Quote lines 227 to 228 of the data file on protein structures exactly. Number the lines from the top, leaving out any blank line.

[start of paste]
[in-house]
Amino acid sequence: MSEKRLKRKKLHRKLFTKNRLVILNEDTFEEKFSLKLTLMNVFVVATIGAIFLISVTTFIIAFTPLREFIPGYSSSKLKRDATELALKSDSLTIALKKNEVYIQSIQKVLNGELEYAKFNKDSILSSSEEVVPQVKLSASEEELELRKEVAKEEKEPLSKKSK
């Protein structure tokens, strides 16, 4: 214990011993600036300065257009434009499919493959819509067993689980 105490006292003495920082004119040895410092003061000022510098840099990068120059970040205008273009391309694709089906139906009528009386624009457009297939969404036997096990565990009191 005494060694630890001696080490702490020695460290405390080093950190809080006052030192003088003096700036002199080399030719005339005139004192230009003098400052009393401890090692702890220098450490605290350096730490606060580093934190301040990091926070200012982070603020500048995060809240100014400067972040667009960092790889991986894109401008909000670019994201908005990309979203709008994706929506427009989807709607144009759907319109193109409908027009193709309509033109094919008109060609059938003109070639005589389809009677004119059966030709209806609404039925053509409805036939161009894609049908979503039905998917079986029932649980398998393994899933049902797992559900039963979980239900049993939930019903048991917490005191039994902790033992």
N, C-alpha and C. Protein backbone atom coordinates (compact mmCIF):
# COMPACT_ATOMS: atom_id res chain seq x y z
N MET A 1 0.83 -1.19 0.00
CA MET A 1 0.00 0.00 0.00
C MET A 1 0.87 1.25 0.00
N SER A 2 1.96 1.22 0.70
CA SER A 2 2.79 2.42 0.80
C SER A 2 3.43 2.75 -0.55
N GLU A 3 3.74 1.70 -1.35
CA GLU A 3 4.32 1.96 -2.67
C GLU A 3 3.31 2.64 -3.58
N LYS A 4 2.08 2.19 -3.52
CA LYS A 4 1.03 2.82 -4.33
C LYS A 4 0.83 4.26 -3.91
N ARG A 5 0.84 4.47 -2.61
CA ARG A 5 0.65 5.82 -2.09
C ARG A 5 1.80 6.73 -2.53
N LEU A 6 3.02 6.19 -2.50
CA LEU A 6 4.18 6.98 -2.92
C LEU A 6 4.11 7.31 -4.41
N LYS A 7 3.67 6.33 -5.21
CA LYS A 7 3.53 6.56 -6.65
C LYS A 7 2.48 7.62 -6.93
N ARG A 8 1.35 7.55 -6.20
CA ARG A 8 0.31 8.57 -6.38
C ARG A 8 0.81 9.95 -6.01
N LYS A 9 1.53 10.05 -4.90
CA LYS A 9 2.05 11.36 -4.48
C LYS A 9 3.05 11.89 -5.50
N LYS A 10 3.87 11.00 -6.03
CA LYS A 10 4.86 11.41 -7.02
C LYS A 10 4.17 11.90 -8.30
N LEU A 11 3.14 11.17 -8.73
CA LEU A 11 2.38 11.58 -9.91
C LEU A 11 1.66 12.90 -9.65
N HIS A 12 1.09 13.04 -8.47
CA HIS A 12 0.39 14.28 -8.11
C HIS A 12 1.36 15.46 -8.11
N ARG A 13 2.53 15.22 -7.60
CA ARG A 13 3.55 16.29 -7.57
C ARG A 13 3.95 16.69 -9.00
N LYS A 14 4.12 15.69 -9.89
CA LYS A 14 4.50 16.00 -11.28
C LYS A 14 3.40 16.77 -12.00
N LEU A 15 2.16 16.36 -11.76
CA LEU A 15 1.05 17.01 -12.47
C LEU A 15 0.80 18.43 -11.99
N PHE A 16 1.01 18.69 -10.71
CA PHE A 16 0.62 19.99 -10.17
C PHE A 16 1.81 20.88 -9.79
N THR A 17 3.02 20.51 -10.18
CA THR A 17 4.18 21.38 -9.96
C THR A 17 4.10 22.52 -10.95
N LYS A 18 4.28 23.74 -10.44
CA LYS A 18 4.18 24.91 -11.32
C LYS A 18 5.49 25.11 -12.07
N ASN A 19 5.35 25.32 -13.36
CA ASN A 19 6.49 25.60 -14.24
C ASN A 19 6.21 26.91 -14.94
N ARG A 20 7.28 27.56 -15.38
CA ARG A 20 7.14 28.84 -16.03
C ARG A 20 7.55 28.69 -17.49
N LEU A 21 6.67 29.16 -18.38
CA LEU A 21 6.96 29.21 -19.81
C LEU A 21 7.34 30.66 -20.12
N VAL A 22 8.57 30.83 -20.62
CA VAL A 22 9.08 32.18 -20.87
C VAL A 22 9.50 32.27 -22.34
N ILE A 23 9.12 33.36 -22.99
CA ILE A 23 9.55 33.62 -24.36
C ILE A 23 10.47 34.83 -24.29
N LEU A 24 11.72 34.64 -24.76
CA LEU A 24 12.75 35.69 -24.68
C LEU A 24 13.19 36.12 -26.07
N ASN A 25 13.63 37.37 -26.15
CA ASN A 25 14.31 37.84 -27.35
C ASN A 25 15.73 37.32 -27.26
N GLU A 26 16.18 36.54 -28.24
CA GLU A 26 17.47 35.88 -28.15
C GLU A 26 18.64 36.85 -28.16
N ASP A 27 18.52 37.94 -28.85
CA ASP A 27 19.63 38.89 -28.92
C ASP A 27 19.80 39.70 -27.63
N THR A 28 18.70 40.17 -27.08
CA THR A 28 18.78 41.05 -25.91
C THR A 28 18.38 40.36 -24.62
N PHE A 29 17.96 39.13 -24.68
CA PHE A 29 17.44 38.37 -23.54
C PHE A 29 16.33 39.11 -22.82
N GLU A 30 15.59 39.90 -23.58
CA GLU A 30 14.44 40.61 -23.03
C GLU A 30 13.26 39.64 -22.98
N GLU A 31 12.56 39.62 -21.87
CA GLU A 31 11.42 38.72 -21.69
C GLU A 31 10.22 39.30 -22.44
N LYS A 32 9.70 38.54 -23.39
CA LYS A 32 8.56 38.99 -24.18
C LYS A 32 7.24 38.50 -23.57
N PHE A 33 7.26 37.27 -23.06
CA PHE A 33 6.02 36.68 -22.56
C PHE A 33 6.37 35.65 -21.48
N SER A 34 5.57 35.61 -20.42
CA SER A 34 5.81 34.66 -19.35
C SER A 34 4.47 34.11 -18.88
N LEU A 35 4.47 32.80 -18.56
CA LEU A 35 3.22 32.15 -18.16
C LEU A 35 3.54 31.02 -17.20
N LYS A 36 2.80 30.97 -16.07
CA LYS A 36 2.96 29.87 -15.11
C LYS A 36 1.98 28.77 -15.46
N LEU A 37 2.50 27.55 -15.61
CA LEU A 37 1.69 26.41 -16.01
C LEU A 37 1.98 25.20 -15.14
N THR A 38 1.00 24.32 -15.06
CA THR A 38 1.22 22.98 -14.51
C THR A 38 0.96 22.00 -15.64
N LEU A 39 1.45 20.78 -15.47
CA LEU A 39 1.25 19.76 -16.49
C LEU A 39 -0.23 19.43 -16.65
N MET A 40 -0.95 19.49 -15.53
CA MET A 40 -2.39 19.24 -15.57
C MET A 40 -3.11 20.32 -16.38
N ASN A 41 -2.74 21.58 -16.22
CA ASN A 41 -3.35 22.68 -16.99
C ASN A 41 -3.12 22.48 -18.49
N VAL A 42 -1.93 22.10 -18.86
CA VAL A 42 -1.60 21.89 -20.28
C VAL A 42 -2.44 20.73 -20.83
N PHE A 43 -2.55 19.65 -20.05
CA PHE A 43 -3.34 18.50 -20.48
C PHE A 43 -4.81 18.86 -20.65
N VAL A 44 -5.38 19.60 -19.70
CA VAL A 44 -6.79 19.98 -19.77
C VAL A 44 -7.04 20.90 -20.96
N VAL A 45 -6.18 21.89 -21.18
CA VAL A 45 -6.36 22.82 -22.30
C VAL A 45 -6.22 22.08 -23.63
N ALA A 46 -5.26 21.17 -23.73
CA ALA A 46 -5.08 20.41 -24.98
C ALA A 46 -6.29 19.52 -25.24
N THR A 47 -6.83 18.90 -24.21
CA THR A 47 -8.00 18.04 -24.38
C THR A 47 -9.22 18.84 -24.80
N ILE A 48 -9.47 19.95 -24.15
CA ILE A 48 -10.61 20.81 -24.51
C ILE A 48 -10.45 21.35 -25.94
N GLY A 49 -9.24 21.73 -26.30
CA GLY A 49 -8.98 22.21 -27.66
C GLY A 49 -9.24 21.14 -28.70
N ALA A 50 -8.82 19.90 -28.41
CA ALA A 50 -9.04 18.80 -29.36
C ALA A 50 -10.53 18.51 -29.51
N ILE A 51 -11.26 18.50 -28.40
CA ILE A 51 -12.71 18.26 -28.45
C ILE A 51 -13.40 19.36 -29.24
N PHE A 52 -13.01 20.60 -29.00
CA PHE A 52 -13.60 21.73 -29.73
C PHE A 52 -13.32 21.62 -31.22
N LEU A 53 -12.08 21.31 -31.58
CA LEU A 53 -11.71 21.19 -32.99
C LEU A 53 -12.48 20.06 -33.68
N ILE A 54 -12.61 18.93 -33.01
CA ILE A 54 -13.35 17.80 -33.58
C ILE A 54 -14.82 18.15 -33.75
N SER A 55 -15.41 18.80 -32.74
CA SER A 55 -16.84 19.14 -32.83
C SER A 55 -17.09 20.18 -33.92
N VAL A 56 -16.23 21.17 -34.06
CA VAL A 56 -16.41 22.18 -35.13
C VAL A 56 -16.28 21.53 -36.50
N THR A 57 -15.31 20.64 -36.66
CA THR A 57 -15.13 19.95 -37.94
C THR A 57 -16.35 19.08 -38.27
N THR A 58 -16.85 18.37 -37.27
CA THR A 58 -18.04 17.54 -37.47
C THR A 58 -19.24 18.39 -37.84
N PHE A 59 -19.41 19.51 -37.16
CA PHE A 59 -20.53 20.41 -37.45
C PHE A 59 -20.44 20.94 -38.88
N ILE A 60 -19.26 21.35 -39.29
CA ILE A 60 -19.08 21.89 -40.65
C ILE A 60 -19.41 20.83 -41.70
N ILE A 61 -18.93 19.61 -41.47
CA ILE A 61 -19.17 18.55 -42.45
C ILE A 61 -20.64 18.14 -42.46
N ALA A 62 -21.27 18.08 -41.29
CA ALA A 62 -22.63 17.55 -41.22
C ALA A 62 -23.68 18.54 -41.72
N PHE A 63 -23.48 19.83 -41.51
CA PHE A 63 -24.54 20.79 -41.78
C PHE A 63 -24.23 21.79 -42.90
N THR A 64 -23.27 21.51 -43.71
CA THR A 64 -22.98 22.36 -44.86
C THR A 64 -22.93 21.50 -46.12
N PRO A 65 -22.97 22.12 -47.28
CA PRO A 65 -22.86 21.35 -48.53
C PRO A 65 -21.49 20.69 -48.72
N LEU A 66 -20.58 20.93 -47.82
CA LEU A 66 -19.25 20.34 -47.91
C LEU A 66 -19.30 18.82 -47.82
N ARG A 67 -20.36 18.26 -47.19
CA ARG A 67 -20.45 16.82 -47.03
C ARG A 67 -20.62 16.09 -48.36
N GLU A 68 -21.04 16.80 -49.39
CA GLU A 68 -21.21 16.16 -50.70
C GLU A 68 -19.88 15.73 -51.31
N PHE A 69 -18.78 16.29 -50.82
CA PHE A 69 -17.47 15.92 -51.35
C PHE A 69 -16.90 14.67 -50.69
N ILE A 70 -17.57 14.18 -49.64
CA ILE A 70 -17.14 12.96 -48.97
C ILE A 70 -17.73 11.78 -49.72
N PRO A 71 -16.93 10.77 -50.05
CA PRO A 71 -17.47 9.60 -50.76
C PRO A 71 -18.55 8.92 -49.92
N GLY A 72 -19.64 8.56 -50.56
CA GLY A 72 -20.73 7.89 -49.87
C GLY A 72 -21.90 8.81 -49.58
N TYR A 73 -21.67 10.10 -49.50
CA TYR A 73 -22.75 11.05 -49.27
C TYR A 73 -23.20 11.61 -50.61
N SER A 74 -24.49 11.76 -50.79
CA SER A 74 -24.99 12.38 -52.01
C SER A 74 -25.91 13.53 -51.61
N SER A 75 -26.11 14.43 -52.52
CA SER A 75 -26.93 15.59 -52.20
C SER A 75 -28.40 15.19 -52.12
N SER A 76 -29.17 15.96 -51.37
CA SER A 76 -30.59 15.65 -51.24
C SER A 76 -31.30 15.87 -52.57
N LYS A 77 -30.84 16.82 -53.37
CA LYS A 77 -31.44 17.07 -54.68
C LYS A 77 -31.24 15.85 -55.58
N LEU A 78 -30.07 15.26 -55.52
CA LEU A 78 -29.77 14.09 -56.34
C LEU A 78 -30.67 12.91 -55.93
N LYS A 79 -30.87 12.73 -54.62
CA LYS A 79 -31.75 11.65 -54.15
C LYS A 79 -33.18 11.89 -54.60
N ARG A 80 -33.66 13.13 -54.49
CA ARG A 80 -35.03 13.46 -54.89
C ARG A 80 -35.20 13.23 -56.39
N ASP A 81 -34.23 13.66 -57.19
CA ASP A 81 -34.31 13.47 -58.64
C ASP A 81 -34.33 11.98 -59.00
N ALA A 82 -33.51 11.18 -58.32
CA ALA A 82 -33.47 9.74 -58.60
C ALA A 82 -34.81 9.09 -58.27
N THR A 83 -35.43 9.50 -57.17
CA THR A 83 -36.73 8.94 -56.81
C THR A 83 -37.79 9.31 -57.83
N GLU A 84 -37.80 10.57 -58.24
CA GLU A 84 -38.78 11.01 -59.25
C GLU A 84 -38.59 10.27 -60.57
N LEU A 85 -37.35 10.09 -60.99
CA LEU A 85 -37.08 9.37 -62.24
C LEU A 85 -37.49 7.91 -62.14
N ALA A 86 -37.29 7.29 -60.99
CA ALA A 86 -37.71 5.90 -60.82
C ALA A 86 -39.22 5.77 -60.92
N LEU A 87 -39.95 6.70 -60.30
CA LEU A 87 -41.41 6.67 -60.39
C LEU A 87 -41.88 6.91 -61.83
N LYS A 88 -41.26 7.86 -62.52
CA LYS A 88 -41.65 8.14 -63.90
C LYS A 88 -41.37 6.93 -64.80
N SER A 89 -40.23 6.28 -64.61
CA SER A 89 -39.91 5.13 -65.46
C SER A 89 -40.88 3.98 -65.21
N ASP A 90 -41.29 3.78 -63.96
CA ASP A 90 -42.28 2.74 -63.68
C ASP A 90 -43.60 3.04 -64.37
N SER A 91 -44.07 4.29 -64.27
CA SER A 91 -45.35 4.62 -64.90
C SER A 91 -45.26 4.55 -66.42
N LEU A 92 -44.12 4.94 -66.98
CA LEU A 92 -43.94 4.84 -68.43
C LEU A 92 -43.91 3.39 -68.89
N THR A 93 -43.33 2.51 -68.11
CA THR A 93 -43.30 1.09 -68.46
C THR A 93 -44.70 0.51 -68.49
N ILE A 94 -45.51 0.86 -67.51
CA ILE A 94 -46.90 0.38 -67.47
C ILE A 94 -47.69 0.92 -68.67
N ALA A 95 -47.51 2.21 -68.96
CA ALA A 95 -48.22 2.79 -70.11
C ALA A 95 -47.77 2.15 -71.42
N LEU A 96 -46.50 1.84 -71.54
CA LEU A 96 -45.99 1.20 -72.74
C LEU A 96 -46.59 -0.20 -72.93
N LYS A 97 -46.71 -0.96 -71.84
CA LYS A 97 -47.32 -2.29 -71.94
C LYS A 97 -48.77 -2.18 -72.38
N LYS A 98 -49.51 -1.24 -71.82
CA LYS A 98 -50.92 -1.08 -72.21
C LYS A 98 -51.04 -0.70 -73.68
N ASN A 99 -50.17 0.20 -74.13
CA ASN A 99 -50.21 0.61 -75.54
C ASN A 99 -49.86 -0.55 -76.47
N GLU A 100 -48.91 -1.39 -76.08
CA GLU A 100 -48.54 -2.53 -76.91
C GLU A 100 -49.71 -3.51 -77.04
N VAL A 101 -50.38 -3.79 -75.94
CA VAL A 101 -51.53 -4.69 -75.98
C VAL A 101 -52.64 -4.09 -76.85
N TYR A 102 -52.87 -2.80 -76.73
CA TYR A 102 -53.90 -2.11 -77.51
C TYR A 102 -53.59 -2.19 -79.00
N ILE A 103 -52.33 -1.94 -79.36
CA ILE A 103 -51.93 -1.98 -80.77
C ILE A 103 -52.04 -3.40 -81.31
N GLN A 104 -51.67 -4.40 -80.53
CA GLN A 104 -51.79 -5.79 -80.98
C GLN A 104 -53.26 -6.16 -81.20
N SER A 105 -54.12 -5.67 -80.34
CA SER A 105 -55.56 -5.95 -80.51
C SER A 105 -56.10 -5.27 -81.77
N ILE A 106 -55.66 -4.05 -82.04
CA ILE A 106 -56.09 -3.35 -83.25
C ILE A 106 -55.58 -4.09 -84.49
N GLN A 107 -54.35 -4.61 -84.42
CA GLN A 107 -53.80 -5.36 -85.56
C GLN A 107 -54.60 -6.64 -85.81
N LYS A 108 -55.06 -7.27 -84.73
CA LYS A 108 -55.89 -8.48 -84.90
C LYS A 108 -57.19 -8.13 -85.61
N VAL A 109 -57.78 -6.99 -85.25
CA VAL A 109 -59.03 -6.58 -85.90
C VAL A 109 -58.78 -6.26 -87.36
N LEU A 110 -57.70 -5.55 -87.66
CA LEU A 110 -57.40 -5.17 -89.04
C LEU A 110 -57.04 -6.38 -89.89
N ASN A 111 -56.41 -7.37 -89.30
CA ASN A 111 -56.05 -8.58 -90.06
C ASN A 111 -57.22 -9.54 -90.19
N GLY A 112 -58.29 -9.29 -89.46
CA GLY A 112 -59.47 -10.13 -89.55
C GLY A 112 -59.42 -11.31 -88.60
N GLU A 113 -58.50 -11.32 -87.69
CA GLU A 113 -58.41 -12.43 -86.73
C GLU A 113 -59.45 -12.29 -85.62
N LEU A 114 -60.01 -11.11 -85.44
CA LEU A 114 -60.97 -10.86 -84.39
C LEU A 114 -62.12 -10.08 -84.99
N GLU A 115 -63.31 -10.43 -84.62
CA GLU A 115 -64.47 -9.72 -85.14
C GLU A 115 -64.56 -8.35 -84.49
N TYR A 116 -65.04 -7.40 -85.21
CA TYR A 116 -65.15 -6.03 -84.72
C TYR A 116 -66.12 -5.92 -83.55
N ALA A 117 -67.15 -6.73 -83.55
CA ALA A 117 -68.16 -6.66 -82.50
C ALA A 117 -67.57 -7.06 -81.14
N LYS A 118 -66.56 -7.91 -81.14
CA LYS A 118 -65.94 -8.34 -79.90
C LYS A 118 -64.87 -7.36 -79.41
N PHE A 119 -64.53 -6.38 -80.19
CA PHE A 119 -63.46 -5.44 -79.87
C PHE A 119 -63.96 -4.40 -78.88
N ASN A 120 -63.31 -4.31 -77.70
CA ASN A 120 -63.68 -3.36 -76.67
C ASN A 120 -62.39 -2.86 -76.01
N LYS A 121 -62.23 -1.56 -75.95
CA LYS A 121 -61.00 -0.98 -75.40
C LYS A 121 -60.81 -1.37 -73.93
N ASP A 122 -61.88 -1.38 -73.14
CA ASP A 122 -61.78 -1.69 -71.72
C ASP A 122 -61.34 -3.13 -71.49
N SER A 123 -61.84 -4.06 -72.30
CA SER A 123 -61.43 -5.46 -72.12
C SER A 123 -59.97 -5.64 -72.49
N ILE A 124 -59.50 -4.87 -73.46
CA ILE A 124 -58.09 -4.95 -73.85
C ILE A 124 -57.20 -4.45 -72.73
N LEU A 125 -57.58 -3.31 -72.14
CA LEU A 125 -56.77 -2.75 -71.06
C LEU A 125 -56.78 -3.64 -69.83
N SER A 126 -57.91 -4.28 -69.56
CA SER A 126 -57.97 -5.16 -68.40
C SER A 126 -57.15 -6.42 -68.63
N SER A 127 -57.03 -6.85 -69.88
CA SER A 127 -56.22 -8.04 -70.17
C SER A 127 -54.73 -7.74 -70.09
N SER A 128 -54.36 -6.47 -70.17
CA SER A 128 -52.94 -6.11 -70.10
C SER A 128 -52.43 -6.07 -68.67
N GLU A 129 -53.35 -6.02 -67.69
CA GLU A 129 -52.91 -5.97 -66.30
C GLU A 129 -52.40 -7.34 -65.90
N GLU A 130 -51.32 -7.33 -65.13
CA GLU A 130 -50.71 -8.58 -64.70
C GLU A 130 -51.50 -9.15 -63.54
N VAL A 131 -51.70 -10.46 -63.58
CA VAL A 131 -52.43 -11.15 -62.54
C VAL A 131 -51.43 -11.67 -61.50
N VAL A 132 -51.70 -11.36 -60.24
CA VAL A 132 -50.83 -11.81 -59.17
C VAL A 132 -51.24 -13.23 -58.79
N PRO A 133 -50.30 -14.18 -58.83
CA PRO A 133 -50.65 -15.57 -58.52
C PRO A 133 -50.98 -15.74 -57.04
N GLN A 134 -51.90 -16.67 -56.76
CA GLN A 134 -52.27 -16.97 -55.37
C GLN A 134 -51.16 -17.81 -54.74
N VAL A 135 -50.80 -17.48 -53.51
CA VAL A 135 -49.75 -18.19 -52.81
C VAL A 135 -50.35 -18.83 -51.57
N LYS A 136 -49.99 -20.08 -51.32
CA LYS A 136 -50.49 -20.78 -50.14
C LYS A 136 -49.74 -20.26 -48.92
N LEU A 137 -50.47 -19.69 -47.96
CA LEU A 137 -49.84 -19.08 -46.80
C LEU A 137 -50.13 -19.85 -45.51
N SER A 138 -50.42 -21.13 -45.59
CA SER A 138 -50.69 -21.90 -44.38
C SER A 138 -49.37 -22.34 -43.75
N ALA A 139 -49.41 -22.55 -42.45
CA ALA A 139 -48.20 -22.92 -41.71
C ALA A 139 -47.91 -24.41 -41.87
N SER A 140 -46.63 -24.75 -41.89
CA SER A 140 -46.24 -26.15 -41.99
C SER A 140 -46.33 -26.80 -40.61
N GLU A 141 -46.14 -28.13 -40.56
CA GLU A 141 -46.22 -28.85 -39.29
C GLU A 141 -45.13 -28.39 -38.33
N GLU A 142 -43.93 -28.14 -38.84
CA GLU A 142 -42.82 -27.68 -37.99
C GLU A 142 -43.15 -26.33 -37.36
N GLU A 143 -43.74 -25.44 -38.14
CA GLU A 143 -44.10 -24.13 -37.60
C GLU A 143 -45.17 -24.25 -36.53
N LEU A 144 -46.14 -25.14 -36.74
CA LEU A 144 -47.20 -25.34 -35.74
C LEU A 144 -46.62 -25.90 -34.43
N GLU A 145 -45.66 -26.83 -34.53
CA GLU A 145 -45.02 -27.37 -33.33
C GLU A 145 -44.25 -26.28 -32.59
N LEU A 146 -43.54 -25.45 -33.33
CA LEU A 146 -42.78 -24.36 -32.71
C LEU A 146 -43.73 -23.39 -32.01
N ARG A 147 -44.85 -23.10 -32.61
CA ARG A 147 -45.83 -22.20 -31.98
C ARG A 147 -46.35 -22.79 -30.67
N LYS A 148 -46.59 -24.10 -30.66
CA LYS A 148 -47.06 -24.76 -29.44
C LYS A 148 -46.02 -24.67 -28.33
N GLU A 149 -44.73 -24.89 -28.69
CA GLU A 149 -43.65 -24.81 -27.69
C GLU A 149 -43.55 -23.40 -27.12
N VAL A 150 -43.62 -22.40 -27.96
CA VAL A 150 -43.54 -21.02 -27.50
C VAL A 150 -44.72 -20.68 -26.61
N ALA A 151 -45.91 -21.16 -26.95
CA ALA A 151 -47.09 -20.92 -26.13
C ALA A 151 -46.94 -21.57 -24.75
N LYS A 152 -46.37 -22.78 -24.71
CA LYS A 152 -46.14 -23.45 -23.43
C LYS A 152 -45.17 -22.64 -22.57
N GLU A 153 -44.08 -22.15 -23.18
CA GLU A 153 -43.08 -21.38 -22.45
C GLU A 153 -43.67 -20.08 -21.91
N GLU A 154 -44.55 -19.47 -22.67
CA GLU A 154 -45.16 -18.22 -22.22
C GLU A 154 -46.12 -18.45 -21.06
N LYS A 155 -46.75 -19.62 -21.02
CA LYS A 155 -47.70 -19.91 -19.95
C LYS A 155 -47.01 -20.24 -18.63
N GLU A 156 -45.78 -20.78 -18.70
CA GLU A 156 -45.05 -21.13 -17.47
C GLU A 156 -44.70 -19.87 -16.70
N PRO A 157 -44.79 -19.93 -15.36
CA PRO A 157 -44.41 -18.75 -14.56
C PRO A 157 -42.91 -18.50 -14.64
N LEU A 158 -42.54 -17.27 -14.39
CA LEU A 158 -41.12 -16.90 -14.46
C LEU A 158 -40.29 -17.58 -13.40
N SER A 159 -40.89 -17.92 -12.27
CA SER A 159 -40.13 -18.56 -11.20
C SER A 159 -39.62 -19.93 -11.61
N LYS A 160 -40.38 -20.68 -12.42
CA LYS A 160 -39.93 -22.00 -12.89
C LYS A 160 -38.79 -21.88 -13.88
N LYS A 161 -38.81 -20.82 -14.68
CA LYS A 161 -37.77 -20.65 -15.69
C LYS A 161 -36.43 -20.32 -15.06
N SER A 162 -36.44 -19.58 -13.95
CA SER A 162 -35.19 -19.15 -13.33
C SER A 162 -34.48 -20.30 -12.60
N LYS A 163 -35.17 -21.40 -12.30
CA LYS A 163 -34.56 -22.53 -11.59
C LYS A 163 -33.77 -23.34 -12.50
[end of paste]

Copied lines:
C SER A 74 -25.91 13.53 -51.61
N SER A 75 -26.11 14.43 -52.52